File locking in Python--help!

Note: This is an old post in a blog with a lot of posts. The world has changed, technologies have changed, and I've changed. It's likely this is out of date and not representative. Let me know if you think this is something that needs updating.

I wrote my own web-mail client (bluemail) because I wanted a web-mail client that would work along-side PINE and figured I'd just roll my own in Python. I work on it from time to time--mostly when someone requests new features. Right now I'm trying to implement deleting of items in a given folder.

The problem I'm having is a file locking issue. When the user clicks on the INBOX link, it opens up their inbox file (an mbox file in /var/spool/mail/) as the user. That works great. I parse out the mbox and display a bunch of email one-liners. The problem comes in that I can't seem to open the file as r+, lock it, parse it into email, change some of the email (whether by deleting the email from the mbox file or changing the attributes of the email [i.e. marking the email as having been answered]), then write the changed file back to disk without the possibility of having another process (our MTA, for example) slipping in and changing the file beneath me.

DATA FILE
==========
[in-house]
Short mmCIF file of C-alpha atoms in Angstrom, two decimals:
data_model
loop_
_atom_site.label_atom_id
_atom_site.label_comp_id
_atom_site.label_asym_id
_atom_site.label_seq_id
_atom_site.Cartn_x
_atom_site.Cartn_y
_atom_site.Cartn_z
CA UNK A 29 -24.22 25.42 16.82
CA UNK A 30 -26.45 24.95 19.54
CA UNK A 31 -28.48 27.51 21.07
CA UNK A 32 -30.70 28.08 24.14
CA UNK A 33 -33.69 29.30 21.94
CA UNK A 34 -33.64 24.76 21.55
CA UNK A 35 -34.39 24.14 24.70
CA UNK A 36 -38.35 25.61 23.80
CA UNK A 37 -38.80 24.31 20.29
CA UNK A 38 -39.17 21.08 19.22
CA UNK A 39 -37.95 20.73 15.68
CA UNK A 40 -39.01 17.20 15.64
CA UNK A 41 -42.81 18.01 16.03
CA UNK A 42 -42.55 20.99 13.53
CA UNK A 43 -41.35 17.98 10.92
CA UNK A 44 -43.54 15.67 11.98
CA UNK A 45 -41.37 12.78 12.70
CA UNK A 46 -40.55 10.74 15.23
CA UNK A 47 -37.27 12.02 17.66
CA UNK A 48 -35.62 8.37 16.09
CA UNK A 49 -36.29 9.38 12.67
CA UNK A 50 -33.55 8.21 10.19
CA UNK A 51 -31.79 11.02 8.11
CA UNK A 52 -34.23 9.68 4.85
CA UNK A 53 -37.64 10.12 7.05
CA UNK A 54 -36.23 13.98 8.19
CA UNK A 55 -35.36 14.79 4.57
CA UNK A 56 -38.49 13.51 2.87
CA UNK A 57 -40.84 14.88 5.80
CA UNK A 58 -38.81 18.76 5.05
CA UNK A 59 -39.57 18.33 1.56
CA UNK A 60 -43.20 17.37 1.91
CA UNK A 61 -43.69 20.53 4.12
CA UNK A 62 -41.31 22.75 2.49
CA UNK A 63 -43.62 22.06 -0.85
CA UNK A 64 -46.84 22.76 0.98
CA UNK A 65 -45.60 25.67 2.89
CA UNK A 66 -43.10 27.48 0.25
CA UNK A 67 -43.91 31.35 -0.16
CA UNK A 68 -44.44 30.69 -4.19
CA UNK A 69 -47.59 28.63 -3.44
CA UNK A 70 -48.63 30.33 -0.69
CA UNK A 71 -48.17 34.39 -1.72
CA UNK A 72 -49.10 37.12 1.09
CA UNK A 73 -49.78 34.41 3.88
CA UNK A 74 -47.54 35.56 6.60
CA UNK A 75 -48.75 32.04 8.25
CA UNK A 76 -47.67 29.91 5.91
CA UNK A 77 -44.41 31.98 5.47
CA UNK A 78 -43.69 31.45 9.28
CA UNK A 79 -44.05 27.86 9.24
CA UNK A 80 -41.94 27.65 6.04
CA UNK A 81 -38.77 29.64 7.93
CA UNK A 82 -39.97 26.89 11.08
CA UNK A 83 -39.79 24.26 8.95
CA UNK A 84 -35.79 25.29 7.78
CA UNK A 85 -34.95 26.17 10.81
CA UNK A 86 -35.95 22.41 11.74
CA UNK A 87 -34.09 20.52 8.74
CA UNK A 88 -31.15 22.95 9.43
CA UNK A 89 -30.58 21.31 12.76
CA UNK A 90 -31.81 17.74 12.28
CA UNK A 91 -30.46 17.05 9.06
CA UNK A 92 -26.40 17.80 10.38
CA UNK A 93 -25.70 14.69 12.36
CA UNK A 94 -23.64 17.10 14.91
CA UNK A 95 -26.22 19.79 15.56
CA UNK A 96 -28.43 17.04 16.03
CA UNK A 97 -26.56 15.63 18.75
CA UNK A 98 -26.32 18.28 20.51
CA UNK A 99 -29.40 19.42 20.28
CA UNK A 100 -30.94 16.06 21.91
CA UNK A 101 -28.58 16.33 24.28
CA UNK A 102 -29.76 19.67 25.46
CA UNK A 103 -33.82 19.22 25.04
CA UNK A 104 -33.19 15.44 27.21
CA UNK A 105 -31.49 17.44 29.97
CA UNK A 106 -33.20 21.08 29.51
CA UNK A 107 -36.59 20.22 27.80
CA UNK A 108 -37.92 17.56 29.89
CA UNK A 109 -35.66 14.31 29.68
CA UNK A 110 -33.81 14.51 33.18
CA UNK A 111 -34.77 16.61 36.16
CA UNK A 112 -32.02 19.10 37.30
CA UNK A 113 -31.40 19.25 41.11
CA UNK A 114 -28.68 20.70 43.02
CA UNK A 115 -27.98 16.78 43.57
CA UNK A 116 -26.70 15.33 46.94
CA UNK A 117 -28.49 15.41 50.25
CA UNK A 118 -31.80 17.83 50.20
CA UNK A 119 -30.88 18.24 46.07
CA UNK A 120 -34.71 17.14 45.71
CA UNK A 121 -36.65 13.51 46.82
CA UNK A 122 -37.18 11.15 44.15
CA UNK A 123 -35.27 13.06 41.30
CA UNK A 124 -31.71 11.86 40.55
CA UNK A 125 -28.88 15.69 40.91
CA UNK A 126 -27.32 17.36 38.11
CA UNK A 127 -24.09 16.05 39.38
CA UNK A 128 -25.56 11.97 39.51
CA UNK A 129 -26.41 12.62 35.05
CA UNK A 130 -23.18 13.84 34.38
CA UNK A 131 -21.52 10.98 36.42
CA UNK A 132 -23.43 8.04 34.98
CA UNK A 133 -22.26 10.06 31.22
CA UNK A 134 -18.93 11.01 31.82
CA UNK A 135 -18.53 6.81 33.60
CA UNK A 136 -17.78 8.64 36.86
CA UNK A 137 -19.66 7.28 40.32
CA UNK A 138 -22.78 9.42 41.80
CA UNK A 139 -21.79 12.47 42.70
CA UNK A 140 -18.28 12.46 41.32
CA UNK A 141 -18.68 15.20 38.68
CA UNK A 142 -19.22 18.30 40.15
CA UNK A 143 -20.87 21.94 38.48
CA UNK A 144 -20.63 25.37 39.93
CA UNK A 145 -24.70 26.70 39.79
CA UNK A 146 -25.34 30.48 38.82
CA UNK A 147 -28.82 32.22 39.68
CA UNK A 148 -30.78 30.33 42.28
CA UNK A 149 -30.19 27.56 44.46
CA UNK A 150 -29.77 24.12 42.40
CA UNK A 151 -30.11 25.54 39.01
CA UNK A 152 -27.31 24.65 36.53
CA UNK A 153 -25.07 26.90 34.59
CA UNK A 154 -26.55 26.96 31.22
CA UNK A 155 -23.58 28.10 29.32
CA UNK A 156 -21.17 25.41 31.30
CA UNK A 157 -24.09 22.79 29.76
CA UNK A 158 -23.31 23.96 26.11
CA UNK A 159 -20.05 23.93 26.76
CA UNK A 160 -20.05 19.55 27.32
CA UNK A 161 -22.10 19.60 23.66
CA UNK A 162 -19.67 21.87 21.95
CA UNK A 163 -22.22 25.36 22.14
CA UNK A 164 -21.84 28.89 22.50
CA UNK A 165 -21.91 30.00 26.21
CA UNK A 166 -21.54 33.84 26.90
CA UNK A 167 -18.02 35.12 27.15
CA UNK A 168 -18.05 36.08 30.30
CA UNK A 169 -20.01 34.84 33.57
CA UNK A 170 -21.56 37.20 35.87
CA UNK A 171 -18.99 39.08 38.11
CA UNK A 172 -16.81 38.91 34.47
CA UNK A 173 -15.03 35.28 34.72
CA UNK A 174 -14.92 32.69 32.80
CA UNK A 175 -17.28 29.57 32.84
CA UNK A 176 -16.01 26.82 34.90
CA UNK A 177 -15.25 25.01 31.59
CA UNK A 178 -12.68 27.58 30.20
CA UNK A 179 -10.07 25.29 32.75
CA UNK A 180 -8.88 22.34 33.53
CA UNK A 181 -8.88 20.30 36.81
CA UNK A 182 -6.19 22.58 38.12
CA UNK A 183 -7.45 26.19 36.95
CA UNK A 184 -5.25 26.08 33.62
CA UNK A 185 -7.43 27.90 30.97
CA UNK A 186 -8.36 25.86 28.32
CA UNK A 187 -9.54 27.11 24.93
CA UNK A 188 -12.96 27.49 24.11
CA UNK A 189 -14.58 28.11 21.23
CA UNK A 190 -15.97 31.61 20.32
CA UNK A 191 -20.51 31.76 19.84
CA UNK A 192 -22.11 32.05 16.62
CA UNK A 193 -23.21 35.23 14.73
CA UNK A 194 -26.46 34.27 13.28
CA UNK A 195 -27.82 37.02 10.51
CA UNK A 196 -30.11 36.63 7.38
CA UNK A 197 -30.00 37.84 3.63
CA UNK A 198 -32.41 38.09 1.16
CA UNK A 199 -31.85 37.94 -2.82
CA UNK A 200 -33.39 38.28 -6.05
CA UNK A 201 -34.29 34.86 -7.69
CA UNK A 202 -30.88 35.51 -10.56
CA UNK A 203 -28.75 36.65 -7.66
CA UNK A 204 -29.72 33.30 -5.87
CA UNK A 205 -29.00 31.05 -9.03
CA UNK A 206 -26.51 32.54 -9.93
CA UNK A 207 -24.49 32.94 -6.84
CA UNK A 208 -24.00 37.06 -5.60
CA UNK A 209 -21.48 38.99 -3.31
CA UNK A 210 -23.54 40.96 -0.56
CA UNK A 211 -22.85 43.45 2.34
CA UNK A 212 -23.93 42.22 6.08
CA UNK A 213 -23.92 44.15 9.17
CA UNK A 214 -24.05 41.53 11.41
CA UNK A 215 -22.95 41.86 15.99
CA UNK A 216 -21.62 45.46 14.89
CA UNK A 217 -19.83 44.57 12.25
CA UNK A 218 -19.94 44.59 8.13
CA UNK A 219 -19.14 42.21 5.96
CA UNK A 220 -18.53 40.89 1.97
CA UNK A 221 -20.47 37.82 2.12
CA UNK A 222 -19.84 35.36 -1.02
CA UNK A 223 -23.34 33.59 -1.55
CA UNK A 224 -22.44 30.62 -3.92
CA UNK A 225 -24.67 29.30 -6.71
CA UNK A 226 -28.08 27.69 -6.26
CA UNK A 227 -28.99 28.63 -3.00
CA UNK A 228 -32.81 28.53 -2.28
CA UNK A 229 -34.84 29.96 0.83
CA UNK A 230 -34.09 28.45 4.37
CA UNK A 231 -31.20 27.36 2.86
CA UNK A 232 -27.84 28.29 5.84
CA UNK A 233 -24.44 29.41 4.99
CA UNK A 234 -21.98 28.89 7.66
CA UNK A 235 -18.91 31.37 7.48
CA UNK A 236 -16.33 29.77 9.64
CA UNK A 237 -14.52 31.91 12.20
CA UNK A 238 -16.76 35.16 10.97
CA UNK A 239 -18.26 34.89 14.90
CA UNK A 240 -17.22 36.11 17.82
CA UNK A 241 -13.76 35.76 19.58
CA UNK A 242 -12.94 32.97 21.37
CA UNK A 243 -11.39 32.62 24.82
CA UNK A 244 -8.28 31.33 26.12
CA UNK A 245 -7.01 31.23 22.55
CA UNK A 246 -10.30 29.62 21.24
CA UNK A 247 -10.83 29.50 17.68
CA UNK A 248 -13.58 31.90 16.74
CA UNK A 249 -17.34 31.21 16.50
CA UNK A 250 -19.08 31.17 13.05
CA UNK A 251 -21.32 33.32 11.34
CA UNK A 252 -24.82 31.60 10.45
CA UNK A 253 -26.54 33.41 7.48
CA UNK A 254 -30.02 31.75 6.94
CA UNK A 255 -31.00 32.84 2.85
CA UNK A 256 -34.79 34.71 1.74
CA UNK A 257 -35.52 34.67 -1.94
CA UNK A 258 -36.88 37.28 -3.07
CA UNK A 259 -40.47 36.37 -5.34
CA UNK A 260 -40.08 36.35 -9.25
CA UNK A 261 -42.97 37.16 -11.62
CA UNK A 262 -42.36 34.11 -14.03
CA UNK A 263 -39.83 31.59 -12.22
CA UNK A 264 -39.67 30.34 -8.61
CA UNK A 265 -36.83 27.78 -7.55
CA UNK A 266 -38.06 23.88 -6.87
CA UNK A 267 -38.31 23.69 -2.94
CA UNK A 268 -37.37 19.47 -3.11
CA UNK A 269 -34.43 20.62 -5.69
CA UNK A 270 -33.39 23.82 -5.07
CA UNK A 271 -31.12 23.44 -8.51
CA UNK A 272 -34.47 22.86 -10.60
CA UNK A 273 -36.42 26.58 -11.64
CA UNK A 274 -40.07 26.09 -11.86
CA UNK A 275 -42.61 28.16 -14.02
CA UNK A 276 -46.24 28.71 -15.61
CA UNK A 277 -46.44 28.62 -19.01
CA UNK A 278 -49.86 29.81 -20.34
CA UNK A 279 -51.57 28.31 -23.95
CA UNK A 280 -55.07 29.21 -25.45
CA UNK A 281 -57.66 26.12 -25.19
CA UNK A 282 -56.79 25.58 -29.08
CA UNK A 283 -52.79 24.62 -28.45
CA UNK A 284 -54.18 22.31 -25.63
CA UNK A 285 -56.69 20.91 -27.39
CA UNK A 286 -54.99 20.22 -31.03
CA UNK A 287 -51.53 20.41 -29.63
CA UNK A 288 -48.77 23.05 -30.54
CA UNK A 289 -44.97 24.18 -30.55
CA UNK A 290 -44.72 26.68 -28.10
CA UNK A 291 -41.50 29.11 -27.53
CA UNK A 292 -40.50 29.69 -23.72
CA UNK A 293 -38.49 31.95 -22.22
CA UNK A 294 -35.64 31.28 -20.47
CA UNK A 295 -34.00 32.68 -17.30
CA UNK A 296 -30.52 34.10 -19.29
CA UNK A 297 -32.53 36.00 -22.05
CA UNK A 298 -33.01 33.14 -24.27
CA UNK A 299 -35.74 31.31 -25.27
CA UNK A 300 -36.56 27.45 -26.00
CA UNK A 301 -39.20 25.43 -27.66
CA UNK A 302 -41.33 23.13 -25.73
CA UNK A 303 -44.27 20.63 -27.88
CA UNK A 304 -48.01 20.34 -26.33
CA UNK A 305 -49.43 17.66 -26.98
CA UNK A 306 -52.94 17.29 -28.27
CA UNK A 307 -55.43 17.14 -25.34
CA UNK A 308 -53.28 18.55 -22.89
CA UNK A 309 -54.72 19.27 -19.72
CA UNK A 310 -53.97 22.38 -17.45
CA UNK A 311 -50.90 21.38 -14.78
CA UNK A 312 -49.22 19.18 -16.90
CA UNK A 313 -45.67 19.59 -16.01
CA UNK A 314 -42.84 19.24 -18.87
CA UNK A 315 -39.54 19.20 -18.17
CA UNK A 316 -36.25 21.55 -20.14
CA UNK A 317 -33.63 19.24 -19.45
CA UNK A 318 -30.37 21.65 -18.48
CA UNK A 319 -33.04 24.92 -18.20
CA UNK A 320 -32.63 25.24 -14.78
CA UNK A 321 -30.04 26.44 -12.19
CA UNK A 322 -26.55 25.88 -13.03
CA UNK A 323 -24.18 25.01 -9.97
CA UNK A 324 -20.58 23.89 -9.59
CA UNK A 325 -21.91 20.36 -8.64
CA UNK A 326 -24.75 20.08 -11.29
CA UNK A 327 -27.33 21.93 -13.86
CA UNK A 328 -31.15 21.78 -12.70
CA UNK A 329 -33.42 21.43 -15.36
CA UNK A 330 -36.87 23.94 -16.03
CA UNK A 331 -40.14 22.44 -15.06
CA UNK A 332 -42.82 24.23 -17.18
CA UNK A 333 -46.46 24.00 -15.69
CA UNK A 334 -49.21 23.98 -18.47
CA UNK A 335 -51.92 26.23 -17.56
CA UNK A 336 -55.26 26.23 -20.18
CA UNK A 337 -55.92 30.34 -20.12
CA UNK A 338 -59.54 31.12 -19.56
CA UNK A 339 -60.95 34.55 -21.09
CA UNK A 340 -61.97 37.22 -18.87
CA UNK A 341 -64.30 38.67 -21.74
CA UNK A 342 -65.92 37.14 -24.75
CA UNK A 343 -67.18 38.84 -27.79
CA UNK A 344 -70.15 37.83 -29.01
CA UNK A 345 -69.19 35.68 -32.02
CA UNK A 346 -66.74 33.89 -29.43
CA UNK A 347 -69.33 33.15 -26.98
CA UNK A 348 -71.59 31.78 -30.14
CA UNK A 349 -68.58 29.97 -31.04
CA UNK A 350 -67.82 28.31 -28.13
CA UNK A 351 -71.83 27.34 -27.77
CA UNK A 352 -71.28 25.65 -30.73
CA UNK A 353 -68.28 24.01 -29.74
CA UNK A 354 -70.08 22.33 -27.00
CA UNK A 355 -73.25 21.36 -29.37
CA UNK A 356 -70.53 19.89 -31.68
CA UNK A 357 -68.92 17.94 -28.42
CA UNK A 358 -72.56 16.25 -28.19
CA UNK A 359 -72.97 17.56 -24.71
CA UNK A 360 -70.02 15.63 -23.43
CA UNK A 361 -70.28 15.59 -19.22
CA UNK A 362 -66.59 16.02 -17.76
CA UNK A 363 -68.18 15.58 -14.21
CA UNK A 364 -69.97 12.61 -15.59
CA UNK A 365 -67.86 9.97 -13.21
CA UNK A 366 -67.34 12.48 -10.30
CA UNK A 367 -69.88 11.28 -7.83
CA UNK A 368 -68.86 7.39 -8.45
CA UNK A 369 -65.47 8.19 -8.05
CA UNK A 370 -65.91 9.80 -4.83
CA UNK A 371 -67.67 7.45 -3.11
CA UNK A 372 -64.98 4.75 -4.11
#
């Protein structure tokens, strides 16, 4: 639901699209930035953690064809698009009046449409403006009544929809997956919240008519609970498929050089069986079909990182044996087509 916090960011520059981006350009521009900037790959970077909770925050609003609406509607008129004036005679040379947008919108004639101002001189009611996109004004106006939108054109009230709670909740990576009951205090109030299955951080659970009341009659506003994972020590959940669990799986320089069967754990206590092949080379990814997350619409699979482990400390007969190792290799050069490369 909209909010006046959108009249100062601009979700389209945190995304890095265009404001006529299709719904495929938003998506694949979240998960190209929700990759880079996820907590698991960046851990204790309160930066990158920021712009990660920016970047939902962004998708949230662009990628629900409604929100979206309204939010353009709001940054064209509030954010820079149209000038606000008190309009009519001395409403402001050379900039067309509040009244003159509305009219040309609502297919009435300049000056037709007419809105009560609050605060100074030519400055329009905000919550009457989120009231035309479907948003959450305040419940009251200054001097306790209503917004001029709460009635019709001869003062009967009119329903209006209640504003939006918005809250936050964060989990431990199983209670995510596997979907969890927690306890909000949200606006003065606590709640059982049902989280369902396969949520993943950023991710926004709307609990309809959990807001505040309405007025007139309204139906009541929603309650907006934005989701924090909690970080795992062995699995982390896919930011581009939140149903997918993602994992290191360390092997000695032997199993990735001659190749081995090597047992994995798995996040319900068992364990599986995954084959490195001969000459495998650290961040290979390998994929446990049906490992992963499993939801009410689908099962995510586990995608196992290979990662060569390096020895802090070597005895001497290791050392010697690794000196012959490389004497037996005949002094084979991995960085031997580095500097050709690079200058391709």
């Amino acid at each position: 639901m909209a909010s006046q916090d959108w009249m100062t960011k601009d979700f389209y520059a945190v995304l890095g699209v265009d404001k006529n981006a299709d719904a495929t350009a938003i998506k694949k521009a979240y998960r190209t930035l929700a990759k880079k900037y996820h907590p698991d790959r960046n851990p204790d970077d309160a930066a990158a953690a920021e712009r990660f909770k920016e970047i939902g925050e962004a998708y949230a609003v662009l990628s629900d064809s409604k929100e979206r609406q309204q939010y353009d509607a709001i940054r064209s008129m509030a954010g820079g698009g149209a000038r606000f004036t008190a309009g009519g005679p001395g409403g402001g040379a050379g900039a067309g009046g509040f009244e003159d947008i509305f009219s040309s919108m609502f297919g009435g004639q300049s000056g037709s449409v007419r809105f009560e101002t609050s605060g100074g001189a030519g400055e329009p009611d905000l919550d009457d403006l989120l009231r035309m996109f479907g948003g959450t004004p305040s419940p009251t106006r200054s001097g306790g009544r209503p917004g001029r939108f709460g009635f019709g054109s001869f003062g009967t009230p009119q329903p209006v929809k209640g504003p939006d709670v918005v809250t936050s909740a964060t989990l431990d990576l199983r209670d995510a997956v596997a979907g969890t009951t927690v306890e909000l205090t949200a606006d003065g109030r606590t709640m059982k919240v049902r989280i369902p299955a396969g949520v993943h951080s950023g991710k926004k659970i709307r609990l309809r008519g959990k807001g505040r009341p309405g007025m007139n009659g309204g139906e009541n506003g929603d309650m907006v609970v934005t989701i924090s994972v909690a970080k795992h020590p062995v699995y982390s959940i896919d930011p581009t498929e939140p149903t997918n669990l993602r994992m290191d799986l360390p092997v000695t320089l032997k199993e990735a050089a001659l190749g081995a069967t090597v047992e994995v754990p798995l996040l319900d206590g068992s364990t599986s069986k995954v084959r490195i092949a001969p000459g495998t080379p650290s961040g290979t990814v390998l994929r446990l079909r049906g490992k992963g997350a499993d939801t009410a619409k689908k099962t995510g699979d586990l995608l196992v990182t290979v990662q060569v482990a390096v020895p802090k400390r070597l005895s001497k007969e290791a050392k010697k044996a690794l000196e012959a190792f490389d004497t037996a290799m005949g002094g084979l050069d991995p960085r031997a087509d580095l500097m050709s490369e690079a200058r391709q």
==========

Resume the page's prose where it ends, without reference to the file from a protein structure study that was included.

Right now, I open the file like this:

import fcntl

f = open("/some/file", "r+")
fcntl.flock(f, fcntl.LOCK_EX)

That should work fine (as far as my research has told me). I did notice some places that say that LOCK_EX only works when you open the file in "a" or "w" mode, but I've got it opened as "r+" which means I'm going to update it later, so I'm puzzled.

Anyhow, using the code above doesn't seem to lock the file. I can run the above code thereby "locking" the file and then in another process open the file, read the file, and write to it. That indicates to me that it's not really locked.

Any ideas how I can resolve this? I need to be able to open a file for reading and updating and lock it so that other processes can't change the file between my read and update cycles. I'm running the code on a Debian GNU/Linux box with Python 2.3.

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